BOSTON (FRONTLINE MEDICAL NEWS) – In a study of patients without a previous diagnosis of obstructive sleep apnea (OSA), 85% of participants in outpatient arrhythmia clinics had undetected OSA.

The study, which also excluded patients who had ever been treated for OSA, was presented by Colin Shapiro, MD , of the Department of Psychiatry, Toronto Western Hospital, University of Toronto, at the annual meeting of the Associated Professional Sleep Societies.

On a 2-night home sleep study, 91% of males and 71% of females were found to have an apnea hypopnea index of 5 or more. Looking at the degrees of apnea, 28% of patients were found to have severe OSA (AHI greater than or equal to 30 events/hour of sleep), 33% had moderate OSA, 24% had mild OSA, and 15% did not have OSA.

A binary logistic regression analysis showed that only age and male gender were significant predictors of OSA.

Along with a home sleep study, researchers tested 75 nonselected consecutive patients (mean age of 64 years; 72% male) from three outpatient arrhythmia clinics for symptoms indicative of OSA using the Epworth Sleepiness Scale (ESS), the Fatigue Severity Scale (FSS), the Non-Restorative Sleep Scale (NRSS), and other questionnaires.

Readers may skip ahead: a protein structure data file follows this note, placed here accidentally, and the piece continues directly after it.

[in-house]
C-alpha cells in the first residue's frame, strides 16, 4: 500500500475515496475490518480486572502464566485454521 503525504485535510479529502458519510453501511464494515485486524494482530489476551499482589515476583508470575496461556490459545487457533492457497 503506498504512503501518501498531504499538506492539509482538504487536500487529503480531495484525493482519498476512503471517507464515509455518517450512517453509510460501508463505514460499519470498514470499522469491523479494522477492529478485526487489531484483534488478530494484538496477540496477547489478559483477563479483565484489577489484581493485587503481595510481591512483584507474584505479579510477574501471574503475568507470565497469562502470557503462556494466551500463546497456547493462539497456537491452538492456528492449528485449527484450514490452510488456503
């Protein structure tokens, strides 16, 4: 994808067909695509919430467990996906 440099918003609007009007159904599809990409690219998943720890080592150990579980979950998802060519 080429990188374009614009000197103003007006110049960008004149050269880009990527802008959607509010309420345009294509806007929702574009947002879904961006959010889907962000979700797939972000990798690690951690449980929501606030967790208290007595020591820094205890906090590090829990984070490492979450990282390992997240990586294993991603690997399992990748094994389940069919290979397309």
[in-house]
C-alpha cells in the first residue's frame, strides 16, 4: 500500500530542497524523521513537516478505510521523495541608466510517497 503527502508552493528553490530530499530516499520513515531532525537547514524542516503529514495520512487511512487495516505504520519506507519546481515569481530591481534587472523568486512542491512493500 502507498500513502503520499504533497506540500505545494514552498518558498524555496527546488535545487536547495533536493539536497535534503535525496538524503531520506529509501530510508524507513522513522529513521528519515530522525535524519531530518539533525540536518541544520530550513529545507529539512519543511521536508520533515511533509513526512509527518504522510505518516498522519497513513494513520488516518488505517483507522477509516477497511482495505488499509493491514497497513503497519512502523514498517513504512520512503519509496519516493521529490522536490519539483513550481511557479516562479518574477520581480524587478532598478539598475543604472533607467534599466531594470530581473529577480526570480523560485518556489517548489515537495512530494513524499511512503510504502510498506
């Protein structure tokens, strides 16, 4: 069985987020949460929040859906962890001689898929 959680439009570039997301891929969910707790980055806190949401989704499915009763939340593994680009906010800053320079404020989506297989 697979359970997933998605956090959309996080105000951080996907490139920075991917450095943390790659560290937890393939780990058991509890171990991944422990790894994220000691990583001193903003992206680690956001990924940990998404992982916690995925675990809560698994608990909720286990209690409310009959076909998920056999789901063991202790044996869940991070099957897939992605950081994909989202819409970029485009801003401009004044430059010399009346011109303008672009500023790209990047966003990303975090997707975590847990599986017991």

On the ESS, 32% of patients had a score of 8 or greater, indicating higher than normal daytime sleepiness. Almost half (47%) of patients had a high level of fatigue on the FSS, and symptoms of nonrestorative sleep were detected in 15% (NRSS score greater than or equal to 46).

Dr. Shapiro noted that “high scores suggestive of daytime sleepiness, fatigue, or insomnia did not particularly predict the presence of OSA in patients with arrhythmia.” He concluded that, “with a hit rate of 85%, just about every patient with an arrhythmia should have a sleep study.”

Dr. Shapiro informed attendees at the annual meeting of the Professional Sleep Societies that he was presenting in place of his student and the abstract’s first author, Dr. Asmaa M. Abumuamar, MD, who was denied a visa to attend the meeting. Dr. Abumuamar is from the Toronto Western Research Institute, University of Toronto.

Dr. Shapiro reported that Dr. Abumuamar has no conflicts of interest. Dr. Shapiro reported that he is an investor in the company that supplied the home sleep testing apparatus.


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